– Sitting in the lobby of Beth Israel Deaconess Medical Center Tuesday with one daughter upstairs in critical condition and another recovering in a hospital blocks away, Carol Downing described the frantic hours she spent looking for them after bomb blasts cut short her third marathon and separated the family.
The Monkton woman stumbled over her words, dropped her head into her hands and slowly ran her fingers through her short brown hair as she relayed what happened at the storied Boston Marathon, which was supposed to have been the culmination of a weekend getaway with her daughters, Erika Brannock and Nicole Gross, and her son-in-law, Michael Gross.
When the bombs exploded, Downing said, she was just a half-mile from the finish line where Brannock and the Grosses were waiting to cheer her on. They were gathered outside the LensCrafters on Boylston Street, one of the bloodiest sites along the course. Downing heard sirens, not the blast, and officials corralled her and other runners in a spot under a nearby overpass.
She spent the next six hours trying to locate both her daughters.
"They're like my best friends," said Downing, dressed in a pair of shorts and a borrowed fleece. "They are great, supportive daughters, always have been. We've always had a lot of fun together. They mean the world to me."
Brannock, 29, who teaches at a Towson preschool, had her left leg amputated from the knee down among other injuries, cousin Jocelyn Wood-Garrish said Wednesday.
"She is aware and taking the news very well. I'm in awe of my cousin's bravery," Wood-Garrish said, adding that there were more surgeries to come. Brannock was communicating with the family by writing, and had requested pictures of the students she teaches.
Brannock, who before Wednesday had been heavily sedated, is expected to remain in the hospital at least a month, Downing said.
Nicole Gross, 31, a personal trainer at Charlotte Athletic Club in North Carolina, had both her legs broken, family members said. She is in stable condition at Boston's Brigham and Women's Hospital. Michael Gross sustained lacerations and burns and has been discharged, Downing said.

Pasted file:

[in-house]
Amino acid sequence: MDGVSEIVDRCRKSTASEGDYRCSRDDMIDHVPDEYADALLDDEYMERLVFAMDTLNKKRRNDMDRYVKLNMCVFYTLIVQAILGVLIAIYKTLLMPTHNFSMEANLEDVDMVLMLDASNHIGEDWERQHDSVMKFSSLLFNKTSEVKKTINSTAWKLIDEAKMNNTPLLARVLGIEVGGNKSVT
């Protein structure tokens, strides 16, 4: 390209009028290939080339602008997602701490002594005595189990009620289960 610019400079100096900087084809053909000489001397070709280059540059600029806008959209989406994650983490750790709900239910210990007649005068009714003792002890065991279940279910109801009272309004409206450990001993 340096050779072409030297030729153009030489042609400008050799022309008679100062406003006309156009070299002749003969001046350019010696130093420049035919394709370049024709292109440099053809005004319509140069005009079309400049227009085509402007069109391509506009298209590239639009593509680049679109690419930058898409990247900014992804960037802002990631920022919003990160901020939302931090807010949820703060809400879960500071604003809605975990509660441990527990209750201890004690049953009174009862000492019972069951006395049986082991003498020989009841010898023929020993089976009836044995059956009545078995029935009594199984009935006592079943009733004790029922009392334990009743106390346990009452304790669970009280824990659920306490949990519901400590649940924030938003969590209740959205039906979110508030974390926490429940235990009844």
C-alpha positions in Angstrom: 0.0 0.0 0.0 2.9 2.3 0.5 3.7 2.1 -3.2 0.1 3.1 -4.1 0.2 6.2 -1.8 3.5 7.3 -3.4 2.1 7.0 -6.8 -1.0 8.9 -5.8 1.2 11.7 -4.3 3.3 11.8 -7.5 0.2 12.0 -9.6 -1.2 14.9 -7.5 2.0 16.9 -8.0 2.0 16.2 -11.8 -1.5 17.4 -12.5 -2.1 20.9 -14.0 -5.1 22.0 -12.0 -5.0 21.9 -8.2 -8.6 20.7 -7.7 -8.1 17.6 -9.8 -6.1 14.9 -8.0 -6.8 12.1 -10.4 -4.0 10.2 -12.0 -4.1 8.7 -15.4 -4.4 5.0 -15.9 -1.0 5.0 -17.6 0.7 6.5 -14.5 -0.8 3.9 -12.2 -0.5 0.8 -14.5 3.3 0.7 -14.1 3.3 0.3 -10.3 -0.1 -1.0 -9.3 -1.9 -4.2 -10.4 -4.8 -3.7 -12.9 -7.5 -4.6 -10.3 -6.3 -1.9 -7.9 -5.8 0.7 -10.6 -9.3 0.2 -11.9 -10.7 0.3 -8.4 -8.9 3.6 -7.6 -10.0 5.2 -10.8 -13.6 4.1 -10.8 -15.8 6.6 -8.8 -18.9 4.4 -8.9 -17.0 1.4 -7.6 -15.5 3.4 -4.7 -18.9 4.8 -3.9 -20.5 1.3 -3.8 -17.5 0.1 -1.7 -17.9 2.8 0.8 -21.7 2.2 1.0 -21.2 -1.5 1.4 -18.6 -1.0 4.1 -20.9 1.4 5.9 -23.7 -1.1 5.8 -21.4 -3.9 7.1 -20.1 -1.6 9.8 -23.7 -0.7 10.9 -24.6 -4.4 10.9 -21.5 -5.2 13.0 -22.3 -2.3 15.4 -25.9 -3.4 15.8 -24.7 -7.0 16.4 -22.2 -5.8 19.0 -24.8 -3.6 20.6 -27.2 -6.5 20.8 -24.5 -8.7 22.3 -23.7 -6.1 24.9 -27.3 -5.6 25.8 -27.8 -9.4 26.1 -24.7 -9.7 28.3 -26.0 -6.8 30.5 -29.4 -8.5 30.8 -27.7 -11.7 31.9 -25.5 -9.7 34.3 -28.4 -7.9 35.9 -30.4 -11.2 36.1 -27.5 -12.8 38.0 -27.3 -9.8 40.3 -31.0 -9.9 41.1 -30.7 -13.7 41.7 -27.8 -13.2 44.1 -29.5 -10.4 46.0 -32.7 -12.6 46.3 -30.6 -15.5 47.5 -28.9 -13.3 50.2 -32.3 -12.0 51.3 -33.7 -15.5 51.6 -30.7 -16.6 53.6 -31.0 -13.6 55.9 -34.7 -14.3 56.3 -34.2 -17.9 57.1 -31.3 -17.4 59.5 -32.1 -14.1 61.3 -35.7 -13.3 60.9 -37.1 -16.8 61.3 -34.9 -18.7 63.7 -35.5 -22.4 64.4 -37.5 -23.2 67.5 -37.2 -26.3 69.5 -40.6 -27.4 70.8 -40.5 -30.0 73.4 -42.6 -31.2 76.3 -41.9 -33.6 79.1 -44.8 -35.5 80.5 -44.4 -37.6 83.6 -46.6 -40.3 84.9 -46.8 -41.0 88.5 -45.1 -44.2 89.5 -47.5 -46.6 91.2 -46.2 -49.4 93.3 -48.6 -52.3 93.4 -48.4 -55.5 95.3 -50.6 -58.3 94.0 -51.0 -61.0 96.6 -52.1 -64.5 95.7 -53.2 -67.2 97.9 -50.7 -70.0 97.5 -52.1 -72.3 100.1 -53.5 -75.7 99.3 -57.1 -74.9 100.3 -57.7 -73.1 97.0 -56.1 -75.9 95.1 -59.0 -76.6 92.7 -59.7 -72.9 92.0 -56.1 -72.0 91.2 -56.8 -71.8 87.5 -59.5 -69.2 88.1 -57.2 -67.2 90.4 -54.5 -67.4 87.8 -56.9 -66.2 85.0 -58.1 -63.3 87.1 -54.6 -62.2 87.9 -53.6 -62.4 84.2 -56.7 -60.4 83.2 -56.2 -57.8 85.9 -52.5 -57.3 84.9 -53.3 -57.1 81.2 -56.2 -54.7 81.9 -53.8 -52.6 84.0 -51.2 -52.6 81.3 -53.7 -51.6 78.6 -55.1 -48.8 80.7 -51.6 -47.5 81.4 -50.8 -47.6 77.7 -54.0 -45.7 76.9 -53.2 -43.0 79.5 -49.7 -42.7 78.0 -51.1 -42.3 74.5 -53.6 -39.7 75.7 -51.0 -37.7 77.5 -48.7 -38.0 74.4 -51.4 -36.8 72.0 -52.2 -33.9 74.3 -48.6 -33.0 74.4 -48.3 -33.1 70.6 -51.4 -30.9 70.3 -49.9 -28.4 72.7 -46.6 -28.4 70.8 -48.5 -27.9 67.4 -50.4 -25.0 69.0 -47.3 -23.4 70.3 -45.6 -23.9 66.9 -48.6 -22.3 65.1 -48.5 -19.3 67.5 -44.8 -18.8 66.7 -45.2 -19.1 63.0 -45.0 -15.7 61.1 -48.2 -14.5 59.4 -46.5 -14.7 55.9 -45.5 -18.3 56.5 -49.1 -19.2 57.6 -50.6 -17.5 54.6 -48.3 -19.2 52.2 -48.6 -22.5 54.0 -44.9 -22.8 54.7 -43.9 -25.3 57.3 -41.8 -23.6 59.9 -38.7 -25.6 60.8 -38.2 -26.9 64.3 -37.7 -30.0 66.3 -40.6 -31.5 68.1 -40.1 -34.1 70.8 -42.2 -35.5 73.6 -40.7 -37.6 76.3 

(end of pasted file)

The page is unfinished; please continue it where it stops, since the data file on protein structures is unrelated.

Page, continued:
Downing, a retired massage therapist, said she tried texting her daughters and son-in-law, but the phone lines were jammed. She finally reached Michael Gross about an hour after the blasts, but they couldn't locate Brannock until 9 p.m.
While she was panicked, scared and cold after running nearly the entire marathon, Downing said, a Boston couple took her back to their home, where they gave her something to eat and drink and allowed her to take a shower. They also gave her a fleece jacket, which she kept, and stayed with her at Brigham and Women's Hospital until family arrived.
"With all the chaos and to be in a city where I don't know anyone, it reminds me that there are some good people in the world," Downing said.
She said she doesn't know what to think of the attack, and isn't focused on the constant news updates.
"I am not really thinking about it right now," she said. "I don't want to watch TV, and I am not reading the paper. It's just too emotional for me. I am trying to stay disconnected from it and focused on my kids."
Wood-Garrish said the family has been overwhelmed by support, an outpouring that began Monday night on Facebook.
"I know that so many people are worried about her," Wood-Garrish said. "Our hearts are breaking, but our hopes are high."
For friends who knew that Brannock was in Boston, the hours after Monday afternoon's blast were tense. Former roommate Ericka Leonard, a Boston University graduate who is now a middle school teacher at McDonogh School, was texting with Brannock about places to go in the city and received updates on Downing's pace throughout the day.
"I knew that her sister and brother-in-law and she would be at the finish line because her mom's expected crossing of the finish line was around that time," Leonard said.
Leonard said she sent a text message that showed up on her phone as having been read, but did not receive word until 9 p.m., when Downing told her Brannock was at a hospital.
"It was a really stressful few hours," Leonard said.